Sunday, November 4, 2012


Just toast and cappuccino this morning and we were off on the public bus back to the train station in Guilin.  Our train was delayed so we ended up eating our snack packs in the station, which was actually much more comfortable anyway.

I took the top bunk this time, with a plan to rest as much as possible on this leg. My travelmates had all taken naps at various times throughout our stay in Yangshou whereas I had been Go Go Go the entire stay. Travel Tip #3: to best beat jet lag, DON’T nap- force yourself to jump immediately and as long as possible into the time zone you are in, so your circadian rhythm adapts.
I left them to their gin rummy immediately upon departure and watched a couple movies on my laptop until my battery died. Unfortunately there were no power points (expected this) or cigarette lighter charging (hoped for) opportunities on the overnight trains. I read a bit and by then it was acceptable bedtime, so I donned my sleeping mask and blacked out.

Slept better this trip as it was warmer this leg, but no less noisy. In fact the loud Chinese chatter (shouting) started even before dawn, which I found extremely rude. Whisper people! Wanting to maximize my rest, I lay still in a half asleep state of lethargy until we pulled into Chongqin. The filthy state and smell of this train was enough to turn my empty stomach and we all were thankful our tour included a shower stop at a hotel next.

After showering in a disco-themed bathroom at the hotel, we left our bags to explore China’s largest city. Chongqin (or known to Westerners as Chungking) houses 32 million people, and it shows. Everywhere building building building- tearing down the old to build new and towering skyscrapers outrivaling New York for height and density.

Chonqin Harbour

Chongqin was the dirtiest and least notable of the places we have been so far, unless you want to register smog as notable, in which case Chonqin wins the prize. I could make out the full disk of the sun through the haze, but not a single ray pierced through. You could not see across the narrow stretch of harbour, and sometimes, barely across the street.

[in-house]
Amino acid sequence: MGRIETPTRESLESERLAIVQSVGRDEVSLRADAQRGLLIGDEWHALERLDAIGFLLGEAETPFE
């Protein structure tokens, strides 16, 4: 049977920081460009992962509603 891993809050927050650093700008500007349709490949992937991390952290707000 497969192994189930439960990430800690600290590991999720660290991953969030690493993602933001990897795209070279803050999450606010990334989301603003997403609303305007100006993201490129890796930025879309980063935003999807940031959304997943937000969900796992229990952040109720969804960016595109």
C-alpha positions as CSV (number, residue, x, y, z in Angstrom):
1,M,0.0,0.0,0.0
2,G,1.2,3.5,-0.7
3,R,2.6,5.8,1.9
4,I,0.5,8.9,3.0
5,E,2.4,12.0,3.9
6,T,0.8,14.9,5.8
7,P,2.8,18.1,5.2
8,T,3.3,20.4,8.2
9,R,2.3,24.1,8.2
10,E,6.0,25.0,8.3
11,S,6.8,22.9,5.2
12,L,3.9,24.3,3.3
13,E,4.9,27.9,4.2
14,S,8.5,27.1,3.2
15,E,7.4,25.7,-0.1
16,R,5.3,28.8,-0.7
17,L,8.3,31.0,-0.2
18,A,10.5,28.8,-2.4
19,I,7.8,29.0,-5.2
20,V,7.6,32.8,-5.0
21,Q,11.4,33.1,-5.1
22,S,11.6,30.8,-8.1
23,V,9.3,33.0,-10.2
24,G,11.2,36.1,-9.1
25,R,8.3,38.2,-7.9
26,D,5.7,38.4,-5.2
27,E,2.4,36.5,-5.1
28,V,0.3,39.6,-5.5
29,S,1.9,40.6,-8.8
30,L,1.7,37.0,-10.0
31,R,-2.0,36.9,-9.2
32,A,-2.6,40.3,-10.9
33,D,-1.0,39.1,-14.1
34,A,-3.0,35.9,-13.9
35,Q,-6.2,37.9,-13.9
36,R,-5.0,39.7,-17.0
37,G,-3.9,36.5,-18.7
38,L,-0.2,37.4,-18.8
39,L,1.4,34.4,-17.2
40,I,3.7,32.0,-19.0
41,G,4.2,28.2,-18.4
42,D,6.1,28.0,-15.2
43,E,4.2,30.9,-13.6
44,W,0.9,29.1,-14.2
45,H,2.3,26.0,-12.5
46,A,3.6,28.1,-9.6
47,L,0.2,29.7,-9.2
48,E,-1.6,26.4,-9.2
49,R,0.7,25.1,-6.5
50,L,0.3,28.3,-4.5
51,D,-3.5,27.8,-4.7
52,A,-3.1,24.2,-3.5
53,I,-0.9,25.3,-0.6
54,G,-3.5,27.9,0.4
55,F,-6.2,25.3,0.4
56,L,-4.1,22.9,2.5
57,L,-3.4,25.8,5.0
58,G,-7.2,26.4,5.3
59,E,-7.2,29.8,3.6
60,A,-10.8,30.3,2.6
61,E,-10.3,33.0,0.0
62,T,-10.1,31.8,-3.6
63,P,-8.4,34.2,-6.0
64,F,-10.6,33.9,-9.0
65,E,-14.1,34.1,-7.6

Downtown Chongqin

We enjoyed a fantastic banquet for lunch- the local specialty “hot pot” whereupon the center of our table held a recessed stove into which a large pot of water was placed. You choose your ingredients and degree of spices and they are placed all together to simmer. We ate like kings- oyster mushrooms, tofu braids, pork, beef, quails eggs, bok choy, potatoes and many other items. We ladled our choices into a dish of peanut sauce to cool, then transferred by chopsticks into our rice bowls. We are getting QUITE proficient with our chopsticks now!

Hot Pot, Chongqin

We waddled out of there with difficulty and Chen led us to the city centre to do some exploring for the afternoon. Our first stop was Starbucks where we all welcomed the comforting feeling of home, not to mention the rare opportunity for a great coffee.

Starbucks and KFC together- am I in Heaven?

After a rest there we made our way down the main promenade of the city which led to a high end shopping district. Cartier, Louis Vuitton, Gucci etc surrounded us on all sides. I was more impressed by the KFC/Starbucks combo shop on the strip, but we did concede to Helen’s wish to visit Tiffany’s.
Security shadowed us closely around the shop as Helen considered a ring priced the same as David’s annual salary. Sadly, we left empty handed and consoled ourselves with people watching. Folks were much better groomed and fashionably-dressed here; flashy shoes and boots and cool long tops with short jackets over leggings or short tight skirts on the ladies. Huge brightly coloured handbags were also in mode.

City Centre, Chongqin

 We visited a Chinese supermarket for snack supplies (again little choice beyond Coke Zero, dried fruit and nuts) and then took a cab down to the dock where we boarded our small cruise ship to sail the Yangtze. Again, we were the only foreigners among 300 passengers.  My room was grim and musty, and this really sank my spirits. After a long overnight haul on the filthy train, the dense smog and underwhelming visit to ChongQin, coupled with an onset of brutal stomach cramps, I got very homesick for the first time. I wanted nothing more than to be cuddled up with Ceilidh on our cozy couch by the fire. Concentrating on this happy thought, I finally fell asleep.

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